If you ever visit a seminary you will find that they are places where there is much laughter. I really enjoyed the comradery I found among my classmates, which was healthy and joyful. While most of our formation sessions involved moments of levity and laughter, there was one particular experience that I remember we took with absolute seriousness, and that was the confession practicum, where we learned and practiced to be confessors.
The sobriety with which we approached confession was due, I think, to our personal familiarity with how it feels to enter a confessional – nervous, perhaps embarrassed and ashamed, to confess something we had done. We all knew the penitent’s hope to find kindness, wisdom, and mercy there. “Only God forgives sins,” the Catechism tells us (1441). Yet He shares this power with men who are sinners, while withholding it from the angels and the Mother of God herself. It is not personal worthiness of the priest, but the will of God that it be so.
As a priest, it is a humbling experience to be the mediator of God’s mercy. In the confessional I am often convicted of my own moral failings as I hear penitents confess their sins with the simple confidence of faith. At the same time, I am reminded of the goodness of God when I speak the words of absolution as His priest: “I absolve you in the name of the Father, and of the Son, and of the Holy Spirit.” Any concern that someone might have that the confession of a particular sin might diminish them in the eyes of the priest confessor should be set aside, for I have found that the opposite is in fact true. The confession of sin in the context of the sacrament reveals the faith of the penitent, which should elevate the person in the personal esteem of the priest. But even if for some reason it did not, it would have nothing to do with the joy that it brings Our Lord to lavish His mercy upon a soul that entrusts itself to the care of one of His priests.
There is a common objection that one often hears – “Can’t God forgive me without confession?” Well, yes, of course He can. In fact, sacramental confession is never strictly necessary for the forgiveness of venial sins. An act of contrition, the recitation of the penitential rite, use of sacramentals like holy water, prayer, the sign of the cross – these things will absolve our venial sins. Confession is ordinarily necessary only for the forgiveness of mortal sins – those serious sins through which we cut ourselves off from the life of grace. It is possible to be forgiven for mortal sin by making what’s called a perfect act of contrition, motivated by love of God and not fear of punishment, with the intention to go to confession as soon as possible. The problem with relying on making a perfect act of contrition, however, is that you have no certainty of its perfection and whether you actually received forgiveness for your sins.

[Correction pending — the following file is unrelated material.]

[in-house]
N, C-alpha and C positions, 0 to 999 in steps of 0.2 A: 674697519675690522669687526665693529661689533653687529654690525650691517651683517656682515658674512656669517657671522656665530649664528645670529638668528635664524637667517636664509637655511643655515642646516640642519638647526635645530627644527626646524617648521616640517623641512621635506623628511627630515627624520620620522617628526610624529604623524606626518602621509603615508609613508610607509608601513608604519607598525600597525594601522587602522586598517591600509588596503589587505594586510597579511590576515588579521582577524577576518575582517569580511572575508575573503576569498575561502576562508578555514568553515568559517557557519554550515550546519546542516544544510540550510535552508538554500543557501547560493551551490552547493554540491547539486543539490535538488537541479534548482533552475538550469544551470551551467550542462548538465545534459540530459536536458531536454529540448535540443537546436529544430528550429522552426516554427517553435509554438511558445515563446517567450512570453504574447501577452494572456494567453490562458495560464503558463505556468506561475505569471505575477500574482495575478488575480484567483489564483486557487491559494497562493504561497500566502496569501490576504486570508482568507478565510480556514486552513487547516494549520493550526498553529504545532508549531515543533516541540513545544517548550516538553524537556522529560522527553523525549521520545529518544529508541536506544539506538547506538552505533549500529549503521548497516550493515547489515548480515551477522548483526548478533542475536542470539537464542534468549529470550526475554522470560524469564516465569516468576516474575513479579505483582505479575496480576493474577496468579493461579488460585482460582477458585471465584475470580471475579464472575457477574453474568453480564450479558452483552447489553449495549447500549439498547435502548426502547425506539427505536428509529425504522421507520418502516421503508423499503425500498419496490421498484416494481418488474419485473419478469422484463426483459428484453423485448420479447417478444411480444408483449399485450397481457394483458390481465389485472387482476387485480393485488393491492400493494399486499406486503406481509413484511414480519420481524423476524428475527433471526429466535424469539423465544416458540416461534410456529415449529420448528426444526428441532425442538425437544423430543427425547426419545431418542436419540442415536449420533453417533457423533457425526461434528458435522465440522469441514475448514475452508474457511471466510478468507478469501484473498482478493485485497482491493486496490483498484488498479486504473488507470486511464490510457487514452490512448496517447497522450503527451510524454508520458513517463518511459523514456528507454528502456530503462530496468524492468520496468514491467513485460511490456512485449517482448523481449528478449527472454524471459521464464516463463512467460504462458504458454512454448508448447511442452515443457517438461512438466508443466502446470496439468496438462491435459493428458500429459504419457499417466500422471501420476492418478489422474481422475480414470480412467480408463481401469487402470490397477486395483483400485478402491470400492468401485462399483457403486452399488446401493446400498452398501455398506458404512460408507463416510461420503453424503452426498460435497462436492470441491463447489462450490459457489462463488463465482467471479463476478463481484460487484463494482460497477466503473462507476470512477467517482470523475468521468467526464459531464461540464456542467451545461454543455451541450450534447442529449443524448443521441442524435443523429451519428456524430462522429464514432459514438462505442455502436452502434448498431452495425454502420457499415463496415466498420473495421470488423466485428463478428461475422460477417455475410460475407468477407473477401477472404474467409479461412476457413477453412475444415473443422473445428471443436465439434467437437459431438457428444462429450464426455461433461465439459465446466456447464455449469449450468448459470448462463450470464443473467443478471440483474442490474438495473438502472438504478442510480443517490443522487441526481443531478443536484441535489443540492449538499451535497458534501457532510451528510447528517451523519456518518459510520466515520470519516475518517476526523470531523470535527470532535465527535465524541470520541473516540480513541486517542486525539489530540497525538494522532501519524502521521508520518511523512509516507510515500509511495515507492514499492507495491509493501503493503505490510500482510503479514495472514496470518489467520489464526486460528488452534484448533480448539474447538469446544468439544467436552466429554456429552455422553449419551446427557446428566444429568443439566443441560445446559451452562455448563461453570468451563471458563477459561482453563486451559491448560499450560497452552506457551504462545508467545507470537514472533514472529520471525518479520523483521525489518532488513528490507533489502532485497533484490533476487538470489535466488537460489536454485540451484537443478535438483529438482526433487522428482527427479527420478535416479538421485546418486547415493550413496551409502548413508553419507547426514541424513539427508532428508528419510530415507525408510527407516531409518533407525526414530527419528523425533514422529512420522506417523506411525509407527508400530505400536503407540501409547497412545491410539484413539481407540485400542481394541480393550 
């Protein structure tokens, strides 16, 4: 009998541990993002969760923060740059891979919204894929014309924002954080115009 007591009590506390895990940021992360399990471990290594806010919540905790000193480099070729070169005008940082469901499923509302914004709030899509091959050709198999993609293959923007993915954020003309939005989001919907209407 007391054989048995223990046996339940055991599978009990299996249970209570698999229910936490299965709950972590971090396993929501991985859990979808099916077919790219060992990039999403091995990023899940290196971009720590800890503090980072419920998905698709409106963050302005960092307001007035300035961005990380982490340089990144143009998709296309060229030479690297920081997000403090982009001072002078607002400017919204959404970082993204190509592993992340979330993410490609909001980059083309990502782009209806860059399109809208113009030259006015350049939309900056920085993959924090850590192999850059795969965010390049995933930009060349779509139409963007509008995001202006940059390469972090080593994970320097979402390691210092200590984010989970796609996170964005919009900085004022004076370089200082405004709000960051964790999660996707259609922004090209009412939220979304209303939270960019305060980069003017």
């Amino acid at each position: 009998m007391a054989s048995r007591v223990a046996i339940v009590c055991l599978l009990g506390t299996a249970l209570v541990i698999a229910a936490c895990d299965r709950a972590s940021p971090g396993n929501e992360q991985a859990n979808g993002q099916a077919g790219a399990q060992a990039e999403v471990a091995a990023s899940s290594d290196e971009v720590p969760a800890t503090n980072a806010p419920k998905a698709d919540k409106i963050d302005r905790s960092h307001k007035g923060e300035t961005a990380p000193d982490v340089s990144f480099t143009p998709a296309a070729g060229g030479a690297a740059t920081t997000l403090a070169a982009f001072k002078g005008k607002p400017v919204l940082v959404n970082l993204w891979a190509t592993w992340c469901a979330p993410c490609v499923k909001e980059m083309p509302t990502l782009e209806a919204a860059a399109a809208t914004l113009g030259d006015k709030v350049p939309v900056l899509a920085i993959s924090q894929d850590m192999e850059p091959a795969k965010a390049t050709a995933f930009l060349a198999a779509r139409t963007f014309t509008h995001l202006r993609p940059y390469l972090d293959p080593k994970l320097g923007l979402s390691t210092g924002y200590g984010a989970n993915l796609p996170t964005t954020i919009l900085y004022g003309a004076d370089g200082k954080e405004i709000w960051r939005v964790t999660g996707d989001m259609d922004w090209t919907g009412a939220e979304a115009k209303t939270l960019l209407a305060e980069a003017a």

How different it is to speak aloud our confession to another, to acknowledge the reality of our particular sins, to make ourselves vulnerable and lay bare the burden of guilt that we carry on our consciences, and then to hear the words spoken by the Lord through His ordained priest: “I absolve you.” The Sacrament of Reconciliation gives us total assurance of mercy. There is no wondering if you’re really forgiven, or if that sin will ever be held against you by God. What a consolation! It reveals the Lord’s intimate knowledge of our need for personal encounter, and His familiarity with the incarnational reality of what it means to be human.
Sadly, many have fallen out of the habit of going to confession. I believe this has had a profoundly negative effect on the way people treat each other, and the severe lack of mercy and forgiveness on display everywhere. When we go to confession, we acknowledge that we are sinners in need of mercy. When we are aware of our struggle with sin and our need for mercy, and when we experience God’s mercy in the sacrament, we should become more merciful towards others. We are able to forgive them more readily because we know our need for forgiveness, and God’s desire for our reconciliation with Him and with each other.
If you’ve been away from confession for a while, I invite you to return. Catholics are supposed to go to confession at least once a year. But I encourage people to come to confession monthly, even if they have only venial sins to confess, and to not allow three months to go by without confession. Parents should bring their children to confession, setting good example by going to confession themselves. Regular confession keeps our consciences sensitive, and it takes the mystique out of confessing our sins that would otherwise make us reluctant to go. You can find a helpful pamphlet for preparation to make a good confession here.
Priests will tell you that they never feel so much themselves as priests as when they are saying Mass and when they’re hearing confessions. Those encounters in the confessional are the most important conversations in the world. And based on what I saw during those formation sessions in seminary, I can say that the vast majority of priests take our responsibility as confessors with great seriousness, while we marvel with joy at the unmerited privilege of being Christ’s chosen instruments of mercy.